Contrary to popular belief, coil split and coil tap are not just two ways of saying the same thing. There’s quite a large difference in the way they function and the resulting sound.
A lot of guitarists like to have the option of reducing the output from their guitar pickups in order to broaden the available sound palette. This is most prevalent when your guitar is equipped with hot humbuckers or high-output single coils and you’d like to reign them in on occasion.
Modern music has more tonal crossover than ever before. It’s not as linear or simple as using single coils for ‘softer’ music genres and humbuckers for ‘heavier’ music. You could easily incorporate single coil or vintage pickups into metal and jazz or humbuckers into pop and folk with the number of effects you have on hand. So why not dabble in a bit of both?
Unless you’re dead set on a particular type of sound, it’s worth having the choice of pickup tone. Variety is the spice of life, after all.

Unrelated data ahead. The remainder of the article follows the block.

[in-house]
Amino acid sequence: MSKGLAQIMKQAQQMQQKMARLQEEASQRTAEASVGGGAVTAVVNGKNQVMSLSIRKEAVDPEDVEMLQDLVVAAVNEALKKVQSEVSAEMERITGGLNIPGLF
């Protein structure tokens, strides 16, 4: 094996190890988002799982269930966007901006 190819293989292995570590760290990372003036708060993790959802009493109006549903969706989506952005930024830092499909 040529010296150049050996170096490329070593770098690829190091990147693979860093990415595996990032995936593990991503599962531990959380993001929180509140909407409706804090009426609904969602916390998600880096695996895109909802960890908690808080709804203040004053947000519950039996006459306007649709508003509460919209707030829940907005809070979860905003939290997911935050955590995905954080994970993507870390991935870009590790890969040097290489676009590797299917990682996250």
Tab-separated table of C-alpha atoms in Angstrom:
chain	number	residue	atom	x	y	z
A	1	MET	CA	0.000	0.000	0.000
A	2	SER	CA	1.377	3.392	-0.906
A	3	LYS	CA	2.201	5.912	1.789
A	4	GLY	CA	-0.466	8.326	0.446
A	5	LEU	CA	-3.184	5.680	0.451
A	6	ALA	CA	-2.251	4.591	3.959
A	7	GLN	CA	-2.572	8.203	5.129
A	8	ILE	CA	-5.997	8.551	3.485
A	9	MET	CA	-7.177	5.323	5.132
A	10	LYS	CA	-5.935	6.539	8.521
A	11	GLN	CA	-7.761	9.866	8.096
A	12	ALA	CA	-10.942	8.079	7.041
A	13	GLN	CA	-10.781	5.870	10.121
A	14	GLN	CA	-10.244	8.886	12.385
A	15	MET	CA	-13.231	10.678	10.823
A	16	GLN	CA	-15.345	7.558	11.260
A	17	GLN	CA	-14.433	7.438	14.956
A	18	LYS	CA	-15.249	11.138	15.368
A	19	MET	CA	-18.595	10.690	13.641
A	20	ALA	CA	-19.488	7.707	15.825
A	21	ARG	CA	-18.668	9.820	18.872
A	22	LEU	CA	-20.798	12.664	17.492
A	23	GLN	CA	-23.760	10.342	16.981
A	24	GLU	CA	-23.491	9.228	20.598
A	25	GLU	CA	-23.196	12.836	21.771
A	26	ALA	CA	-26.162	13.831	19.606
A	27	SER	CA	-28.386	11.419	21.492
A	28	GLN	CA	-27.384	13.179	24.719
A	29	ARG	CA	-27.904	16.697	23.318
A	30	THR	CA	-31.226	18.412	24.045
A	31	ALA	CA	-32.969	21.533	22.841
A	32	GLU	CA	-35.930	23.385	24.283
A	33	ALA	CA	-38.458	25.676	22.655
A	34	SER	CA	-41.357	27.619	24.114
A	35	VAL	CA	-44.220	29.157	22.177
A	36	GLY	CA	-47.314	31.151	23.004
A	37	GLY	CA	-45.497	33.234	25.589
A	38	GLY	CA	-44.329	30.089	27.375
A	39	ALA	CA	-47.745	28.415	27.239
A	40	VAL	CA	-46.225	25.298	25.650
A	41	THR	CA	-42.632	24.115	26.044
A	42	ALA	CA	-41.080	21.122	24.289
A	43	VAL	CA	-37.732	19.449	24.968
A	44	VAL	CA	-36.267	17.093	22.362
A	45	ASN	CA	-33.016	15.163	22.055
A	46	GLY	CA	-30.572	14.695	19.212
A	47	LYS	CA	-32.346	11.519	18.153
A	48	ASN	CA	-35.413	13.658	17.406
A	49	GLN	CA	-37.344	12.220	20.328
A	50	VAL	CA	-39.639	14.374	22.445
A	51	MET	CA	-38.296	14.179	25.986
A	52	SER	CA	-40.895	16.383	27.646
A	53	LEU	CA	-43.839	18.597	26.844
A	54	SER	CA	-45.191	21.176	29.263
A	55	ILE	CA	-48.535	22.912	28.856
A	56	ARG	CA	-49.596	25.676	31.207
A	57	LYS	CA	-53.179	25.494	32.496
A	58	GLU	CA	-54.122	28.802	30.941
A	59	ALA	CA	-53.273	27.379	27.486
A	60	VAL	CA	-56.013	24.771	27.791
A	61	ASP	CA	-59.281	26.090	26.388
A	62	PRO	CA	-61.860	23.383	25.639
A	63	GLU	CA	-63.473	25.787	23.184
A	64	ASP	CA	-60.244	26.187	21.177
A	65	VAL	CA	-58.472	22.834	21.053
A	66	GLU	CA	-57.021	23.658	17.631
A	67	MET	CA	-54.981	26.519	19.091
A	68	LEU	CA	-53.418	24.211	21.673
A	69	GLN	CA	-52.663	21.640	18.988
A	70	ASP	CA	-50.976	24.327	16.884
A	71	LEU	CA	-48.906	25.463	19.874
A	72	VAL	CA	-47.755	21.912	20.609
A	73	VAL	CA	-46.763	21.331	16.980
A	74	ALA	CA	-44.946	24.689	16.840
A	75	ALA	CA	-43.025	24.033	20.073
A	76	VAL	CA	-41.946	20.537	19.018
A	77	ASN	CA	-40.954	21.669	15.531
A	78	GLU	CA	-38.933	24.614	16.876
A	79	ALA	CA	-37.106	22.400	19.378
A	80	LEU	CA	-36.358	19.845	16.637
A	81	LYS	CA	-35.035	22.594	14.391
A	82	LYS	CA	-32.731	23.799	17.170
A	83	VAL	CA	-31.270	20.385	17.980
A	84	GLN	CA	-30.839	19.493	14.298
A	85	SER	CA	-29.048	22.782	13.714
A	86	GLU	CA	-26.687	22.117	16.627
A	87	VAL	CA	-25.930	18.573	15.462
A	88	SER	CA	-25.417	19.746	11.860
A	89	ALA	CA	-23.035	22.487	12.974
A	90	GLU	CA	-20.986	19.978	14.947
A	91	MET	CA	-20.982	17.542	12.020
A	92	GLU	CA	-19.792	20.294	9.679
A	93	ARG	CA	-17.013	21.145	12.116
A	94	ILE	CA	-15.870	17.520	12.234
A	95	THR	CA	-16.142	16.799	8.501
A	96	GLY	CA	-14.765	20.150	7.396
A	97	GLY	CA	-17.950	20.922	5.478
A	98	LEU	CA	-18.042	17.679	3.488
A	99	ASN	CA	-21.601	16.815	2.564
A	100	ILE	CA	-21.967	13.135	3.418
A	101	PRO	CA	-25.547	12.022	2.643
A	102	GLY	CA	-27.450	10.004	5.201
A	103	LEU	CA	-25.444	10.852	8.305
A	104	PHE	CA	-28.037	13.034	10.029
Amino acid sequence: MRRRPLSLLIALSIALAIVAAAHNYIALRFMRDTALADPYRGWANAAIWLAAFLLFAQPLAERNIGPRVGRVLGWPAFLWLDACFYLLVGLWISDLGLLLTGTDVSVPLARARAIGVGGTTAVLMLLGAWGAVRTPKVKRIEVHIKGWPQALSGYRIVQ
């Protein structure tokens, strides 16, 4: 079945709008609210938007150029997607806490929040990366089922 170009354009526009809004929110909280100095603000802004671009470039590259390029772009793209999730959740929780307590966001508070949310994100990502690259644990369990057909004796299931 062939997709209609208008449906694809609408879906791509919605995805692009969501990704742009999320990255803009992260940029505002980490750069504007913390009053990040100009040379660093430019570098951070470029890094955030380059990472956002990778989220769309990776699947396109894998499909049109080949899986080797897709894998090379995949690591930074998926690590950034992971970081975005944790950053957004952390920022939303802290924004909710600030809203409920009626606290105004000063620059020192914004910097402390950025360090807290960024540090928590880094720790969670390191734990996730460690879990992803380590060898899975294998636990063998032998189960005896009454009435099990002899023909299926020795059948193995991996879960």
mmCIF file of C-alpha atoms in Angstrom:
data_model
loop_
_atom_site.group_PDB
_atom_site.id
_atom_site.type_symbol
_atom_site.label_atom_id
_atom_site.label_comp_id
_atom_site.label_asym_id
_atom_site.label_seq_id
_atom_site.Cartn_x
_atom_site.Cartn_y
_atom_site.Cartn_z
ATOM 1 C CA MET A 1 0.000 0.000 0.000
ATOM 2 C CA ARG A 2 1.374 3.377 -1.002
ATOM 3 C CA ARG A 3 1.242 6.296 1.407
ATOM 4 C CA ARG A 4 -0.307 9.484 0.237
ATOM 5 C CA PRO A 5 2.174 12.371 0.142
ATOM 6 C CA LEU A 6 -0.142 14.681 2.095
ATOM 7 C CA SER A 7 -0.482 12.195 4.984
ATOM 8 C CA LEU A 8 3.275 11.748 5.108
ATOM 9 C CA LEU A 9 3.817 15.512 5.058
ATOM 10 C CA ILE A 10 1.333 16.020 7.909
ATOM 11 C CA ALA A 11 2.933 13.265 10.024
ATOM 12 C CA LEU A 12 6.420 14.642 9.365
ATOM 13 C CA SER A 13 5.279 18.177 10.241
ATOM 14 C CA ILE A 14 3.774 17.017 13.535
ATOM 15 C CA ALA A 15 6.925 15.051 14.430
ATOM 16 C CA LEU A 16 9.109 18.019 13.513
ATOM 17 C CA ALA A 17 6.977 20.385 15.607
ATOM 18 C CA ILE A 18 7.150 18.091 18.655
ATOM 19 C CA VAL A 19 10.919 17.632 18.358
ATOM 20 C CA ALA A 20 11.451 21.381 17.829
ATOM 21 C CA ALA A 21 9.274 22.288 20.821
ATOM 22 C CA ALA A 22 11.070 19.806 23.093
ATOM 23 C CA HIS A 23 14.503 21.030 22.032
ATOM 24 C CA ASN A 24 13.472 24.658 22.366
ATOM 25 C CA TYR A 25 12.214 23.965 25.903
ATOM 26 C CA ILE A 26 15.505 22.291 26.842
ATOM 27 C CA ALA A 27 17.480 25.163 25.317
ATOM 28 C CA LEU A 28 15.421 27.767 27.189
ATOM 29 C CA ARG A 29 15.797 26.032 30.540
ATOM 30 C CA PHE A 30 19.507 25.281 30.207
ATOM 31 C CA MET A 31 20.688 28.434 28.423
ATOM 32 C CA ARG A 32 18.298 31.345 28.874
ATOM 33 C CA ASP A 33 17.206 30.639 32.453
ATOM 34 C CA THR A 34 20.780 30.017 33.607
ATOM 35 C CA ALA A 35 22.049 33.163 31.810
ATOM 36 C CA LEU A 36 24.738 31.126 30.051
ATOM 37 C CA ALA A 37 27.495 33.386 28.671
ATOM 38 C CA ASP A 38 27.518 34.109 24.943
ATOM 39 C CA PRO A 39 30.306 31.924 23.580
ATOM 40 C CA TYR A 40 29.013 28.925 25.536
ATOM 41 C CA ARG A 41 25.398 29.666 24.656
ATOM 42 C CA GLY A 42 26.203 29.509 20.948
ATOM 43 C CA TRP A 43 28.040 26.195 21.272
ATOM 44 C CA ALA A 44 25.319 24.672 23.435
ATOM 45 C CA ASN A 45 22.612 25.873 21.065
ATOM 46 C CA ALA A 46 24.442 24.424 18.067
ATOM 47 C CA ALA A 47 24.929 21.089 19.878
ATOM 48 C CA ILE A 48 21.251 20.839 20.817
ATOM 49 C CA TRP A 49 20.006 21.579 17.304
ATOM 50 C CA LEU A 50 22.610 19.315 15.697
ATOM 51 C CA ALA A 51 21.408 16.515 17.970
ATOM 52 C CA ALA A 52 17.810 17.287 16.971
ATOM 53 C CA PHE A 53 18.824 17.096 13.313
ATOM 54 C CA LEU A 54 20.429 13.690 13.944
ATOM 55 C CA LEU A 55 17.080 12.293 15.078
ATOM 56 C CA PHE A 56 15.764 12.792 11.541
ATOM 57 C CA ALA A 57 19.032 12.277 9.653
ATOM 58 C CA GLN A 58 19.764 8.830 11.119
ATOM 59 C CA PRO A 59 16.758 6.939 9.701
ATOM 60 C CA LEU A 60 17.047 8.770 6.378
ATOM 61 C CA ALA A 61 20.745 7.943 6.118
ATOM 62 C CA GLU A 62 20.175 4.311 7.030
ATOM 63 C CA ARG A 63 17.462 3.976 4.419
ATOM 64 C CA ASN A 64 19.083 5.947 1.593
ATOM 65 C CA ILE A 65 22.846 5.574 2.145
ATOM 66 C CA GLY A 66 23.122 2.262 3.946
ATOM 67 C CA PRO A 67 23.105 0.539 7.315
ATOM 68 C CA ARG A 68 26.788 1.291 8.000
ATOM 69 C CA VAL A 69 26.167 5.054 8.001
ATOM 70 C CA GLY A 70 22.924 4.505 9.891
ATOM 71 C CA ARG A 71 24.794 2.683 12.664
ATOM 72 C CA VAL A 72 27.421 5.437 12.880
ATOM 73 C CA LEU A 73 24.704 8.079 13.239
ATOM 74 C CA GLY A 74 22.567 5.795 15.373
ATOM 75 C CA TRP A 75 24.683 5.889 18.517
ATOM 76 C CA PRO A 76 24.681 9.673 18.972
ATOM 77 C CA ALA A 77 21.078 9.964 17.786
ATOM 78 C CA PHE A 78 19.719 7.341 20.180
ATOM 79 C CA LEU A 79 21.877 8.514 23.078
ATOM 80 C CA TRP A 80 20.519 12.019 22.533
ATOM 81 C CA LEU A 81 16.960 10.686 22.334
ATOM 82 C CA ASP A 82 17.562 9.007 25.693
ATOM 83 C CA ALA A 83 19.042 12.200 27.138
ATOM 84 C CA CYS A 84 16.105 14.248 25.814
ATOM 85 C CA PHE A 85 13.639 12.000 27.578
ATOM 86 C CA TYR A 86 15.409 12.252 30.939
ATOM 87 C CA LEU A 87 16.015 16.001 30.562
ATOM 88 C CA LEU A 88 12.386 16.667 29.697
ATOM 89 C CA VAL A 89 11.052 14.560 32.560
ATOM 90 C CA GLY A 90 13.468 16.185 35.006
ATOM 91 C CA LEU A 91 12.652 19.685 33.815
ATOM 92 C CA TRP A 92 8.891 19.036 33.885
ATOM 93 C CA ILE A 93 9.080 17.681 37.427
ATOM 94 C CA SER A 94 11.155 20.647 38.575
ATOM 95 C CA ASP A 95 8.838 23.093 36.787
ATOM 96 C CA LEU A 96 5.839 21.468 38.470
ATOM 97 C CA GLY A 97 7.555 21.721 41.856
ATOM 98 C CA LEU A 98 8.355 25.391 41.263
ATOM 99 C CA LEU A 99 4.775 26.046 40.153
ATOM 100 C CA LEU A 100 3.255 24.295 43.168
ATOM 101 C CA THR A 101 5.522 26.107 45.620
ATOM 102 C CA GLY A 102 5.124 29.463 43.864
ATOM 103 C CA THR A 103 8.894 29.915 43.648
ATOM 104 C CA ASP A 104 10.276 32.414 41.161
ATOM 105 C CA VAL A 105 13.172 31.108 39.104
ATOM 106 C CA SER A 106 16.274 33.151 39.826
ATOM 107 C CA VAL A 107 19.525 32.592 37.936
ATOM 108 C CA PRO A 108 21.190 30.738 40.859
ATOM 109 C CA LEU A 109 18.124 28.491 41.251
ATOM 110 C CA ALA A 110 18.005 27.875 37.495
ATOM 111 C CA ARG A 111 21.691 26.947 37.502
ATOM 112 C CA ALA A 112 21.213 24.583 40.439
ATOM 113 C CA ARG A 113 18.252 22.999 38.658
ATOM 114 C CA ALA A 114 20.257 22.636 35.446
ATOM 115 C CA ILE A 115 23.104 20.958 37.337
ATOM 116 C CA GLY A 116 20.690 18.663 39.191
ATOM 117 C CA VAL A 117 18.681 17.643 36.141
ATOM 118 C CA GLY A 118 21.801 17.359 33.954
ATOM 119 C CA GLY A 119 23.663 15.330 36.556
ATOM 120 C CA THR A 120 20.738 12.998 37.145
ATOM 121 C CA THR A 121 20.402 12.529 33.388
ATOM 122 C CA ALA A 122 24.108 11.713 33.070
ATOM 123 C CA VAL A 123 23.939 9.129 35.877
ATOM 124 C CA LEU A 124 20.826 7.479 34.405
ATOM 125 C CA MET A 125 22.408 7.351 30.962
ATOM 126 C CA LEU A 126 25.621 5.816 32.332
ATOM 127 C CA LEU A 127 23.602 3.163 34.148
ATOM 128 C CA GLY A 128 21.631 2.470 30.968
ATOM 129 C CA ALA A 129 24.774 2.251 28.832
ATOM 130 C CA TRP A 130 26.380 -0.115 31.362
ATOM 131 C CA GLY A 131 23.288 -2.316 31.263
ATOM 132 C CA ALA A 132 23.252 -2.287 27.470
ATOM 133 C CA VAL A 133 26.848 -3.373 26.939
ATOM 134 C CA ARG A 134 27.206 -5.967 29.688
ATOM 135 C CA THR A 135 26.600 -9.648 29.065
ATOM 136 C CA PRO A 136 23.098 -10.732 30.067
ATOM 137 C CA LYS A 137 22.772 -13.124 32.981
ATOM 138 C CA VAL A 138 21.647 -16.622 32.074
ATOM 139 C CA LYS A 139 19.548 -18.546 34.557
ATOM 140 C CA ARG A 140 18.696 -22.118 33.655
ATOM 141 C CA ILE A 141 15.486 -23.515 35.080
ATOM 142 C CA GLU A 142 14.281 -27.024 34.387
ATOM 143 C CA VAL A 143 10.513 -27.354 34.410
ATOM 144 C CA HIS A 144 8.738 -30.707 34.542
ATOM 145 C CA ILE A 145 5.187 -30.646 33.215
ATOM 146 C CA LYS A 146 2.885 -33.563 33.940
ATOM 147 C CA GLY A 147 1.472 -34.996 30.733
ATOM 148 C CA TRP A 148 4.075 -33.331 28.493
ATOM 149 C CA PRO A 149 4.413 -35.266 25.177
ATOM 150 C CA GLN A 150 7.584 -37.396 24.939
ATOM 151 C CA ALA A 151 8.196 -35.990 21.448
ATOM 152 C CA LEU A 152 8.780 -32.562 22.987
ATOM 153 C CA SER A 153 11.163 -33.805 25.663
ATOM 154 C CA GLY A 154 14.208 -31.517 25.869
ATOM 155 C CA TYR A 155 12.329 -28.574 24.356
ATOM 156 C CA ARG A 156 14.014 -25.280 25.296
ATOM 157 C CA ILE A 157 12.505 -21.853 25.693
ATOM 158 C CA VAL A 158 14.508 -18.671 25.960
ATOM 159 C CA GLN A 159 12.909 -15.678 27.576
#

What is Coil Split?
Coil splitting only applies to humbucker pickups. Humbuckers use two coils and magnets of opposite polarity to cancel hum and produce higher output. To split a humbucker is to cut out one coil from the circuit, leaving the single coil to work its magic. Just like you’d hear from your run-of-the-mill Strat or Tele.
Why would you want to split the coils of your pickup? Sometimes it’s just a bit of tonal relief from the thick, low-end nature of humbucker pickups. Single coils arguably have a richer character and dynamism in their tone, sitting in a more prominent position in the frequency spectrum than other types of pickups. They’re ideal for more nuanced playing or soulful leads.